From the outside, Agile might look like a single set of practices. But once you get into it, you see that Agile practitioners swear by many different techniques. How do you figure out which are right for you and your team?
Never fear, the Pragmatic Agilist has you covered. Here is a run-down of some pros and cons of various Agile frameworks and techniques. (Except where noted, definitions come from the Agile Alliance’s Agile Glossary)
Definition: BDD is a practice where members of the team discuss the expected behavior of a system in order to build a shared understanding of expected functionality. It synthesizes and refines practices stemming from Test Driven Development (TDD) and Acceptance Test Driven Development (ATDD).
Why it works: BDD puts the focus on delivering specific functionality rather than the smallest possible unit. This is important because it ensures you are delivering the value the business needs.
How it can disappoint: You’re measuring functionality but not necessarily the quality of the underlying work. Unless you are also doing test-driven development, you run the risk of building the right thing the wrong way — with code that is harder to maintain or extend later. Also, there are fewer software tools available to support BDD.
Definition (My take): Distributed Agile refers to the use of Agile team members in different locations, organizations and even time zones. Rather than in-person meetings, Distributed Agile teams use instant messaging, email, videoconferencing and other tools to coordinate their day-to-day work.
Why it works: Distributed Agile makes it possible to escape any constraints of space or skills and experience in your immediate location. Modern collaboration tools like Slack, Skype, Teams and Hangouts have made this possible. You can actually work together on stories without being in the same place, and ask questions without disturbing your coworkers’ flow.
Trust, rapport and communication are still essential. That’s why distributed Agile works best when you have at least two teammates in any given location, they meet face-to-face periodically, and understand each other’s language and culture well. It’s helpful to have the whole team within a short flight and similar time zones, so you can easily collaborate physically as well as virtually when needed. That team solidarity makes all the difference when you’re trying to crack a tough problem, get business or user feedback, or just onboard new team members.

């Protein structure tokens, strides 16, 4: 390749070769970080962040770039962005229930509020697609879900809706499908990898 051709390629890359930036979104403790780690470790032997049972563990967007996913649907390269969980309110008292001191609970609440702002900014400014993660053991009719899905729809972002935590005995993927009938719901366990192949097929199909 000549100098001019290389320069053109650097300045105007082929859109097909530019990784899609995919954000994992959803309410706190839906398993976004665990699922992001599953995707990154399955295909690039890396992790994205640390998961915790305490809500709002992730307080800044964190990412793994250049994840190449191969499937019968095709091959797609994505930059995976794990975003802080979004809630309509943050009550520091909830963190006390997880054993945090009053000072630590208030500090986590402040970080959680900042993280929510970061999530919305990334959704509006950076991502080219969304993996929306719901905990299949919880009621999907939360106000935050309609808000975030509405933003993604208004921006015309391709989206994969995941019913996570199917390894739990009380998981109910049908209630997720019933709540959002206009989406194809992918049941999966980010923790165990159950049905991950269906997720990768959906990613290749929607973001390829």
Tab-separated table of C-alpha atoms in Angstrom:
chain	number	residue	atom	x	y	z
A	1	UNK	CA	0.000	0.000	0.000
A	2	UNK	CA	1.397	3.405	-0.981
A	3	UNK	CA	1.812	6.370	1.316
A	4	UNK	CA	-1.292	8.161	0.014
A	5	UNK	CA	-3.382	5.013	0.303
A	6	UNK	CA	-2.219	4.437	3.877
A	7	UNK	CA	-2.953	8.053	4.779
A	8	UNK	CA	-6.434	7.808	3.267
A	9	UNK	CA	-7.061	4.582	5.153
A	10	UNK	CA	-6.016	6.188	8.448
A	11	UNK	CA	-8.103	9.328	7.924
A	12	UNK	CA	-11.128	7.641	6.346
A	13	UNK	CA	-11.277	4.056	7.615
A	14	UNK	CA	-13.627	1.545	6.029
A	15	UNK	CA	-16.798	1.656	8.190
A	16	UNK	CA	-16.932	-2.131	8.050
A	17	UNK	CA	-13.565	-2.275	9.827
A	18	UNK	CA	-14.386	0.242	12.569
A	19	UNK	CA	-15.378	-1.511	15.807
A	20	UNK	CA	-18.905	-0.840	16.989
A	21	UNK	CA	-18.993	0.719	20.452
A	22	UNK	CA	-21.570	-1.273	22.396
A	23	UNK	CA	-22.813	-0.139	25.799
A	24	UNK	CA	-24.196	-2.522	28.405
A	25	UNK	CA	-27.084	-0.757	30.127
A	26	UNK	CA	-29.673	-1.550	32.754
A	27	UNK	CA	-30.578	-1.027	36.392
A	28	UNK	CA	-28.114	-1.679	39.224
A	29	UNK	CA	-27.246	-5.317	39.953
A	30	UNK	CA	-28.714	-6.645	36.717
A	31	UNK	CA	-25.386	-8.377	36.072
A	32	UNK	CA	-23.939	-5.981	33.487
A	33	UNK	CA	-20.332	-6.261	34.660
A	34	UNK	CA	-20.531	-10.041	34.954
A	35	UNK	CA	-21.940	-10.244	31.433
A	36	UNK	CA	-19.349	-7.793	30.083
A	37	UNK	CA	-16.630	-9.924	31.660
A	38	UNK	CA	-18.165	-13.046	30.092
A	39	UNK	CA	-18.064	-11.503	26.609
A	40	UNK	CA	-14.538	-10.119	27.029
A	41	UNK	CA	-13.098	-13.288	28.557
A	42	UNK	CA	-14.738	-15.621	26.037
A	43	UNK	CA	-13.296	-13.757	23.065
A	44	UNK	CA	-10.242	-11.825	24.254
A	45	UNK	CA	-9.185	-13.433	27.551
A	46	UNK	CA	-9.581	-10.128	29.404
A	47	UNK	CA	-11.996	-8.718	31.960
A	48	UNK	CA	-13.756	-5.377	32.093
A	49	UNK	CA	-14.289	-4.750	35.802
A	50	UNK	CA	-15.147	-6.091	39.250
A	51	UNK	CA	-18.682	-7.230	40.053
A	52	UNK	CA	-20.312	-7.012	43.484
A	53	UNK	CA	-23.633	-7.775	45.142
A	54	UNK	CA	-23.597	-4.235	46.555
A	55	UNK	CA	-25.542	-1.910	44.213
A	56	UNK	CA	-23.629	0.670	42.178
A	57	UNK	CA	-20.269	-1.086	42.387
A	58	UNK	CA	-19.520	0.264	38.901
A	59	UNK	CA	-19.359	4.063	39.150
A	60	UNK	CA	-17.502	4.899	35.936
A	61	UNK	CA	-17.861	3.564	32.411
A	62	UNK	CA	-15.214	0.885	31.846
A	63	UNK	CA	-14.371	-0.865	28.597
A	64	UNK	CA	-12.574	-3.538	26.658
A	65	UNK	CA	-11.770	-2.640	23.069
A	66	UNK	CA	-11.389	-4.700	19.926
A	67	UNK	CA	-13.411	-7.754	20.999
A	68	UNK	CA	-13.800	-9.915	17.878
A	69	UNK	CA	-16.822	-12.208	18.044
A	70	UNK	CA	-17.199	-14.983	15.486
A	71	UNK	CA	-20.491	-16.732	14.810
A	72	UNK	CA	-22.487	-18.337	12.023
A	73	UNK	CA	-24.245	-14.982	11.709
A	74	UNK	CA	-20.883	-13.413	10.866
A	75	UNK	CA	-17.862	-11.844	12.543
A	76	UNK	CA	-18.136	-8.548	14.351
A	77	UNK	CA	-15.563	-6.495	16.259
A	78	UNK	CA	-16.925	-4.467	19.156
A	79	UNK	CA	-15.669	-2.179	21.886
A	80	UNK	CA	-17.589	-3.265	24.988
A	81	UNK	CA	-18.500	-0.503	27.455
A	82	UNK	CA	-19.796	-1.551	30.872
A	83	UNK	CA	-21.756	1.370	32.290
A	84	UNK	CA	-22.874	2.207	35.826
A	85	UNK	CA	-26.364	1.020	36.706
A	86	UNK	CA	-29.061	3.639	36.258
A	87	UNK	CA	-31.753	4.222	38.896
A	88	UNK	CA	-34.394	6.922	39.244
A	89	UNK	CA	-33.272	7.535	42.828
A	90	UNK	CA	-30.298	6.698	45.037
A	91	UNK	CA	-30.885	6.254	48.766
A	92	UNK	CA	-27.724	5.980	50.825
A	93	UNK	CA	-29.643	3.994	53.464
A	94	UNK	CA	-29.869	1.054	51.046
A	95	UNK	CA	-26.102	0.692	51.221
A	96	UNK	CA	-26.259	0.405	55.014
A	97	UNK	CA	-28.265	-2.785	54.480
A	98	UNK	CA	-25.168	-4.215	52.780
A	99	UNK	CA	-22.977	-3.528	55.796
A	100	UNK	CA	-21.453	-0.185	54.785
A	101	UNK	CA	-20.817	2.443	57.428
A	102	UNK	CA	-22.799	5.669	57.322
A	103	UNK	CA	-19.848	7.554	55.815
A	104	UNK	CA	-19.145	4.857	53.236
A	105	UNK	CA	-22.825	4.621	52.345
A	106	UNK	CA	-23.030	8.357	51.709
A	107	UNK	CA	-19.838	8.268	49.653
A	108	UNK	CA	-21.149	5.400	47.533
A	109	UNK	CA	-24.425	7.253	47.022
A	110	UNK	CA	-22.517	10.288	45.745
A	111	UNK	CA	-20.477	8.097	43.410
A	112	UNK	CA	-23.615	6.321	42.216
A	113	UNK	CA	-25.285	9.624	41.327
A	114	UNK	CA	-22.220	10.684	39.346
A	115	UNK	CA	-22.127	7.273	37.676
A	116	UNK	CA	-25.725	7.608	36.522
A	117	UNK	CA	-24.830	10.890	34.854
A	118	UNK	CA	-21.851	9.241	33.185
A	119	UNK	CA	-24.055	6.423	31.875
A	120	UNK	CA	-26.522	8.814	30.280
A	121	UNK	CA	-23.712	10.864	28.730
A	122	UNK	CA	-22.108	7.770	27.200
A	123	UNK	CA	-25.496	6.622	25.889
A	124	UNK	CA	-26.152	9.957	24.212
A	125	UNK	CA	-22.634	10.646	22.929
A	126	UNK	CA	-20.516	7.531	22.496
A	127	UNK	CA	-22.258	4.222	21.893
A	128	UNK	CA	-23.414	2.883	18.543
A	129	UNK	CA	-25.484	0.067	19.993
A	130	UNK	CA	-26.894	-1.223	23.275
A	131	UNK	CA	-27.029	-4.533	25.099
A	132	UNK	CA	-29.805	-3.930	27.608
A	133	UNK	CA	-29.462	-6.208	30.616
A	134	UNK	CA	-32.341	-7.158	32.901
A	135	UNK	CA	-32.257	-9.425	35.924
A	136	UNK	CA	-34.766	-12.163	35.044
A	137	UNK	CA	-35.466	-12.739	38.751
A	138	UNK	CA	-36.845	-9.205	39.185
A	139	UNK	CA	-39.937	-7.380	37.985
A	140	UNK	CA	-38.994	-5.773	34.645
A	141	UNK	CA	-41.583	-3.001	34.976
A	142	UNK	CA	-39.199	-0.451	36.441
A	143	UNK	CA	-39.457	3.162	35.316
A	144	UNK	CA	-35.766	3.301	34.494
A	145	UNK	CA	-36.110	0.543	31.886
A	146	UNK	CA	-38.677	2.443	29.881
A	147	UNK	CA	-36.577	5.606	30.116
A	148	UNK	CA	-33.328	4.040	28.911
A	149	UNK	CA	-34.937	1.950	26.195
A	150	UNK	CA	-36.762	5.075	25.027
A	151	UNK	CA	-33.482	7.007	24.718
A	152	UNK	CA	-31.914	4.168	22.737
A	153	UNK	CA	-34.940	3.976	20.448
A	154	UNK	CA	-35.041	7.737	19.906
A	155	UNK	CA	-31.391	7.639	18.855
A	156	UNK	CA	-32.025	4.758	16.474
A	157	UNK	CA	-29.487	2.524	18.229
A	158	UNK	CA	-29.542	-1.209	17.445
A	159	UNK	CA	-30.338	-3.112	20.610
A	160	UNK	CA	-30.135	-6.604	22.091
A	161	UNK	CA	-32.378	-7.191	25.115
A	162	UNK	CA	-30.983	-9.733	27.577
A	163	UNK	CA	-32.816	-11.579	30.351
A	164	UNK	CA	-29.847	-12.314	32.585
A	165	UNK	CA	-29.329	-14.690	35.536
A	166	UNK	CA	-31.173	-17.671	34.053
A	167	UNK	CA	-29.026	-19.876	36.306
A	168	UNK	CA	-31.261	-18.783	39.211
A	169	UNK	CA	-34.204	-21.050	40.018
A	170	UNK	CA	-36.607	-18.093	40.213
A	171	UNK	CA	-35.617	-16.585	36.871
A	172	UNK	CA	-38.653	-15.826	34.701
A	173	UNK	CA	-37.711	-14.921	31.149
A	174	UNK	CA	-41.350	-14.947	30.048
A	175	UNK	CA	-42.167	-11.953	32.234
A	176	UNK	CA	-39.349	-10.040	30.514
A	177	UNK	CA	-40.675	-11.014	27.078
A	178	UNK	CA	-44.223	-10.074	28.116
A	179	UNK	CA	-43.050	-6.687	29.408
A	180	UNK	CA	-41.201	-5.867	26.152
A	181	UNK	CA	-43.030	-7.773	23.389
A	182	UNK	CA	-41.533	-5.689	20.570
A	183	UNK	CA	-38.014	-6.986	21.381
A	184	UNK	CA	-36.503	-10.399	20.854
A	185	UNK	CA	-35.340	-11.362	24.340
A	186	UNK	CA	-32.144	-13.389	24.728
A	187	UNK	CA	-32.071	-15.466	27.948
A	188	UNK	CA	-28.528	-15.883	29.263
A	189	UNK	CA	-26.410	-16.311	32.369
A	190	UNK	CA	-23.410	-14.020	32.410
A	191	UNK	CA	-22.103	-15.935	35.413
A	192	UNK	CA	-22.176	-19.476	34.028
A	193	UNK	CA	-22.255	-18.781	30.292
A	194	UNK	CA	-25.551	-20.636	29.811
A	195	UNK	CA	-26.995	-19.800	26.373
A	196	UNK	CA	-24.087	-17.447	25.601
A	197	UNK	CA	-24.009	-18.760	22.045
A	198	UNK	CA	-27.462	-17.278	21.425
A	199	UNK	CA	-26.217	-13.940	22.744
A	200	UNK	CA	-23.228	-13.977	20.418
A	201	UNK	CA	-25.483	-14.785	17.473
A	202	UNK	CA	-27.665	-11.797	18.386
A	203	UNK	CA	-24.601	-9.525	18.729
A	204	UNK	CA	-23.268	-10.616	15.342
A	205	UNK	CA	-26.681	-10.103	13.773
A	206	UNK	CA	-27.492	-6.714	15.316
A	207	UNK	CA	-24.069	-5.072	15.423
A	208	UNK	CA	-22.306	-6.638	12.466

How it can disappoint: Agile works best when there is fast, frequent communication through standups and other formal and informal collaboration. That’s why traditional Agilists believe it only works when teams are 100% co-located.
My experience is that you can absolutely achieve this strong collaboration across a time zone or two, but it starts to fall apart when there are significant time zone, language and culture gaps. The point of a stand-up is for the team to communicate and move forward. You can have a decent global status meeting, but trying to pick a time where everyone can be effective in a global standup is extremely difficult, if not impossible.
Definition: “The Kanban Method is a means to design, manage, and improve flow systems for knowledge work. The method also allows organizations to start with their existing workflow and drive evolutionary change. They can do this by visualizing their flow of work, limit work in progress (WIP) and stop starting and start finishing. The Kanban Method gets its name from the use of Kanban: visual signaling mechanisms to control work in progress for intangible work products.”
Why it works: Kanban is good for scenarios such as managing support tickets where you don’t always know when the work is coming in. It’s especially useful when you may have an alternate method of measuring value/productivity, such as defects closed. Kanban also allows you to spend less time in “overhead” activities like daily standup, demos and retrospectives. (Read my colleague's article on using Kanban in DevOps.)